Monday, May 18, 2015

In Which I eat banana bread, mangos, and potstickers!

Sometimes missionary life is a bit starved for entertainment...
Hey there,

It's been a good week in Battambang! It was super fun to Skype last week. It kind of feels like Skyping should become a weekly thing now, except for the fact that technology never works when you want it to. 

Let's see what happened this week. I'm starting to get familiar with the area and with the members. My companion has only been here one transfer. She whitewashed and then she ended up joining a tripanionship and serving in two branches. And for various reasons, they didn't get to proselyte a lot in our branch (branch 1). So she doesn't know a whole lot more than me about the area or the branch. So we're learning together! There are lots of moments (nightly planning for example) where we just look at each other and don't know what to do next, but we're getting some good CBR (convert baptism retention)  hunting in (AKA finding inactive members). 

One thing we've had quite a bit of success with here is investigators! We have progressing investigators!! And we've been finding more. We found three more this week. We have one who is getting close to baptism. She's come to church (all three hours) this week and last week. And her faith is really growing. She had a cool experience last week. She got a moto (for the first time) and was going to ride it to church, but was worried about driving in traffic (sidenote: traffic doesn't exist in Battambang). So before she left she prayed, and then when she got to the busy part (read: two-lane road) there weren't any cars at all! So that was a faith-building experience for her. It's the little things. So hopefully in a couple weeks we'll have a baptism! She's scheduled for the 20th of next month, but if she keeps coming to church we can move it up.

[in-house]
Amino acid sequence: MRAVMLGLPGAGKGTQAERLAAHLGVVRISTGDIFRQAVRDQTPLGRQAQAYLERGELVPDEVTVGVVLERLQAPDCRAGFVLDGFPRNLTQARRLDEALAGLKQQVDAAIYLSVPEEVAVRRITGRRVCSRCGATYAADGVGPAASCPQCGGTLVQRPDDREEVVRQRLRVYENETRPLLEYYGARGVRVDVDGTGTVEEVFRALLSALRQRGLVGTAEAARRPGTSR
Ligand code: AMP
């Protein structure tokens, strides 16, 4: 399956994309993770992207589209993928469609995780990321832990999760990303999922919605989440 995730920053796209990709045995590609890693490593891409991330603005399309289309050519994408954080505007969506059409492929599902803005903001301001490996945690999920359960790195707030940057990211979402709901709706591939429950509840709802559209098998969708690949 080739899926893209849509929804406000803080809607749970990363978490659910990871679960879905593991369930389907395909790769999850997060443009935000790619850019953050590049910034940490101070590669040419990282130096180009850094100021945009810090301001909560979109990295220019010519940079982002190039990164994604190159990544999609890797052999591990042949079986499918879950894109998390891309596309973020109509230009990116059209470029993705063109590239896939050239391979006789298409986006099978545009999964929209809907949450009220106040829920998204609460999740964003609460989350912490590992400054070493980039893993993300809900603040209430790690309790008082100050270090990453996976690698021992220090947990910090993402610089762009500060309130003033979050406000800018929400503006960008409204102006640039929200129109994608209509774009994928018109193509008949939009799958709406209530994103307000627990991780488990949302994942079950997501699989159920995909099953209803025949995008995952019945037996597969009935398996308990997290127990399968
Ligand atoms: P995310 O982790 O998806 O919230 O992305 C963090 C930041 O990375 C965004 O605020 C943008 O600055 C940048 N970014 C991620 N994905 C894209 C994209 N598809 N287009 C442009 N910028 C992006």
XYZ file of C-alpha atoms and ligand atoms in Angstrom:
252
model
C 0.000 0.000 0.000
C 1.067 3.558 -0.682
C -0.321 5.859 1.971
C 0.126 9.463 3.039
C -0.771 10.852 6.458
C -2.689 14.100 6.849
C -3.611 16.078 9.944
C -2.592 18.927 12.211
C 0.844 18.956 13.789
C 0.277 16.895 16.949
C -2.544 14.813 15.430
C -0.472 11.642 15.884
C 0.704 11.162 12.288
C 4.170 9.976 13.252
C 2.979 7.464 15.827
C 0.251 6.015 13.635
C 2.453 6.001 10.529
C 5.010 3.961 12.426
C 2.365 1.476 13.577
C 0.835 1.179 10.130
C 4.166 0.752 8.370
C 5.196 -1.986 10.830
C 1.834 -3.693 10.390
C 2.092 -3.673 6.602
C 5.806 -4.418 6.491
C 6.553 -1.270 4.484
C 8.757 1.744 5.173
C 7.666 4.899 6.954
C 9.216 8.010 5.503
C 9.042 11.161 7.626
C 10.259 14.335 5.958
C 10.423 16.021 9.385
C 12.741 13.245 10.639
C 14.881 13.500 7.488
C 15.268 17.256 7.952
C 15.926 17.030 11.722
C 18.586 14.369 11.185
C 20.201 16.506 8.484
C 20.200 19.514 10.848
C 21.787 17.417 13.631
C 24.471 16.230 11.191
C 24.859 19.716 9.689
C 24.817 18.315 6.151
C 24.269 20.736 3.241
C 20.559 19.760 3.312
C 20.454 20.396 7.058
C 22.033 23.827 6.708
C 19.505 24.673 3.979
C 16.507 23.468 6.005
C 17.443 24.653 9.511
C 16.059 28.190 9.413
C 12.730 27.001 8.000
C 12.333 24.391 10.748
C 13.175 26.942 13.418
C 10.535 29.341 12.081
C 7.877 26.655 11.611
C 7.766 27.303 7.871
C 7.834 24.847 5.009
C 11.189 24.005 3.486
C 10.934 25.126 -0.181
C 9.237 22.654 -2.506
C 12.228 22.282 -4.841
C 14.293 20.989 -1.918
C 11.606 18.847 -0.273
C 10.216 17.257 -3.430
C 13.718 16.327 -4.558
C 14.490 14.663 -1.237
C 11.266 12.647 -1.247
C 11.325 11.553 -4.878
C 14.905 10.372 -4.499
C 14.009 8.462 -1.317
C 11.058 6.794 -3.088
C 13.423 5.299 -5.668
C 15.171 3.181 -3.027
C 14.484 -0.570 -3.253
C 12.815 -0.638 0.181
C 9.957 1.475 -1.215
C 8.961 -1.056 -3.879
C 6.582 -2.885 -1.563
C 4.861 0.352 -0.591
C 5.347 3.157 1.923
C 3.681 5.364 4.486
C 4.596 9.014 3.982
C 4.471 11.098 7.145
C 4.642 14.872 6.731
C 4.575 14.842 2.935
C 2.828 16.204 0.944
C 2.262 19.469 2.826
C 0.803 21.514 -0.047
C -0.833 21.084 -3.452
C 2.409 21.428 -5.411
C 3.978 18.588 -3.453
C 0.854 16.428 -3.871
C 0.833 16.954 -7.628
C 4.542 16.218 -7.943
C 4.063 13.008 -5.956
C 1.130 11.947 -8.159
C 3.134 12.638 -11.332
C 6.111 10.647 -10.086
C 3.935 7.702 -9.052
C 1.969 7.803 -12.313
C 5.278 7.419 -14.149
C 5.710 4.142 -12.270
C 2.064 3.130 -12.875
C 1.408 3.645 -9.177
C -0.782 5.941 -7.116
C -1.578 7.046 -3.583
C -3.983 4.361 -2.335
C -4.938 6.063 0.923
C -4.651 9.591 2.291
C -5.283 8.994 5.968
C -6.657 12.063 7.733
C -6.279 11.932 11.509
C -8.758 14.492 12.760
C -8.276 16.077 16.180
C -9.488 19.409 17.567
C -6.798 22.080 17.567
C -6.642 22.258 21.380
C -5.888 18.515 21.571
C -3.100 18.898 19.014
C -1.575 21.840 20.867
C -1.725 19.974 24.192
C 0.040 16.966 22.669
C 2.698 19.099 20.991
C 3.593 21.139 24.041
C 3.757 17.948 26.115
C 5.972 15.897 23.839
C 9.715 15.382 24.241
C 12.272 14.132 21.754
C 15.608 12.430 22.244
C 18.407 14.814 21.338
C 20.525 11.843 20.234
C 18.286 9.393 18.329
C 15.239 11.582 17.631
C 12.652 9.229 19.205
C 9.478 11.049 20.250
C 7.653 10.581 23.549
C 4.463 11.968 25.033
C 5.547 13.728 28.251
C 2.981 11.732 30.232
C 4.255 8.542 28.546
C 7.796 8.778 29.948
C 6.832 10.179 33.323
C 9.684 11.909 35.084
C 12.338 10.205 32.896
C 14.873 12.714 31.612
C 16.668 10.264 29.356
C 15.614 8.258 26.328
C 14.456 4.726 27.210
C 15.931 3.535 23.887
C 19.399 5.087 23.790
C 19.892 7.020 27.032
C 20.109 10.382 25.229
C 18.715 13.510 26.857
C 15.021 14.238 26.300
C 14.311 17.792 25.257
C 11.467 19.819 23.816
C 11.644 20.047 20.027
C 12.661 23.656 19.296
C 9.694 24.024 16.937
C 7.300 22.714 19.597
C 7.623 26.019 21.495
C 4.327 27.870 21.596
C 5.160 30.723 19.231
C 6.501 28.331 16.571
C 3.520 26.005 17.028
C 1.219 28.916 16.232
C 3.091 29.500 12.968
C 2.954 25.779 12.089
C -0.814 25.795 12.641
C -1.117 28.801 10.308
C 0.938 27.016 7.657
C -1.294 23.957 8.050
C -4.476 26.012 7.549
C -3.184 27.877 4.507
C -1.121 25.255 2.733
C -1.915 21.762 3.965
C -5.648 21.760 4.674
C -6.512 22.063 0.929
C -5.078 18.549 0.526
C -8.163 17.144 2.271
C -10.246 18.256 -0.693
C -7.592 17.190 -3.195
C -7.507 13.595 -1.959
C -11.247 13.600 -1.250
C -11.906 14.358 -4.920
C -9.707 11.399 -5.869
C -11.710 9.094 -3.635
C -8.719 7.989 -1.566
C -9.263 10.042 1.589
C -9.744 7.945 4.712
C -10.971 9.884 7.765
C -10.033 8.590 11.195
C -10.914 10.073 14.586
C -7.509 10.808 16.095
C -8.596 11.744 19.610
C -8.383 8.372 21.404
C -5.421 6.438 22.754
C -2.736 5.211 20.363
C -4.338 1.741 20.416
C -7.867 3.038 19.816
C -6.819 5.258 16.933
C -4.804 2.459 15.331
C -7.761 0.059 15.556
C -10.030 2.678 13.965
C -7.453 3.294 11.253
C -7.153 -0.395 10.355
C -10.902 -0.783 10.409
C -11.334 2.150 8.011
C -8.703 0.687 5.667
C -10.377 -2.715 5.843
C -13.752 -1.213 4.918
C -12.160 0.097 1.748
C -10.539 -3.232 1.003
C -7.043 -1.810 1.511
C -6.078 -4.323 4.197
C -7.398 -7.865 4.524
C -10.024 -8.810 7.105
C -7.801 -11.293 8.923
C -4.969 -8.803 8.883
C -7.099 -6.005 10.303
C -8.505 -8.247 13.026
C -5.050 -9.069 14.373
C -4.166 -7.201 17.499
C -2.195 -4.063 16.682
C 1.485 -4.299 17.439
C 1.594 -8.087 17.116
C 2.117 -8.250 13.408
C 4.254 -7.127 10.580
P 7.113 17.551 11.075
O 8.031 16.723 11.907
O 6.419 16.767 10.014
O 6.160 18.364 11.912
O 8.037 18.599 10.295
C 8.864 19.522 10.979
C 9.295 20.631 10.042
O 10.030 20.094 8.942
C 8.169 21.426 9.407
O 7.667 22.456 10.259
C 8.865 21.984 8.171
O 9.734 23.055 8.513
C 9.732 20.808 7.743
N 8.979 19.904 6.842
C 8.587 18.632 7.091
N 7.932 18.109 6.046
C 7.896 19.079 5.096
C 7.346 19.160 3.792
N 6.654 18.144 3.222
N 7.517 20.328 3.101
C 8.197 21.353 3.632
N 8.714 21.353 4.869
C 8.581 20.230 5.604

Last week we met with a referral from the Elders. Her name is Bong Mei. She's a young mother with two kids and one on the way. She actually learned with missionaries before in the city. She remembers a lot. She's smart. She's also very poor, which is a struggle. The biggest obstacle preventing members here from coming to church is poverty and not having anything to ride to church (not even a bike) and no money to pay for a moto taxi. So we're hoping some nearby members can take her. We invited her to be baptized last week, which was when she told us she drinks and smokes. A lot. So that's going to be a challenge. But she was very upfront with us. She knew (before we even taught Word of Wisdom) that it was going to be in issue, so she didn't try to hide it. So we're now working with her to break her addiction, which neither my comp or I have much experience with. But we bought her a little notebook to keep track of when she drinks and smokes so she can become aware of it. I really want to help her. She has some issues, but she also has a ton of faith. She told a us a really cool experience. When she was pregnant with her first child she was in a really bad place and was contemplating suicide. But then she had this awesome spiritual experience that stopped her from doing it. I can just see how great she can be if she can make the changes in her life she needs too. It won't happen right away, but I have a feeling I'll be here for a while. 

We're also teaching a grandmother and her grandchildren. We had nothing to do one afternoon last week after an appointment fell through. So we walked down a dirt road along the railroad tracks (much less sketchy than the tracks in Pochentong) and we stopped at the house of the first person who smiled at us. We just said hi and they immediately welcomed us into their house. It's moments like that that I really am so glad I'm serving in Cambodia. Not like that happens every time we go contacting, but people really are very welcoming here. We've only just starting teaching them, but we're going back tomorrow, so I'll keep you posted.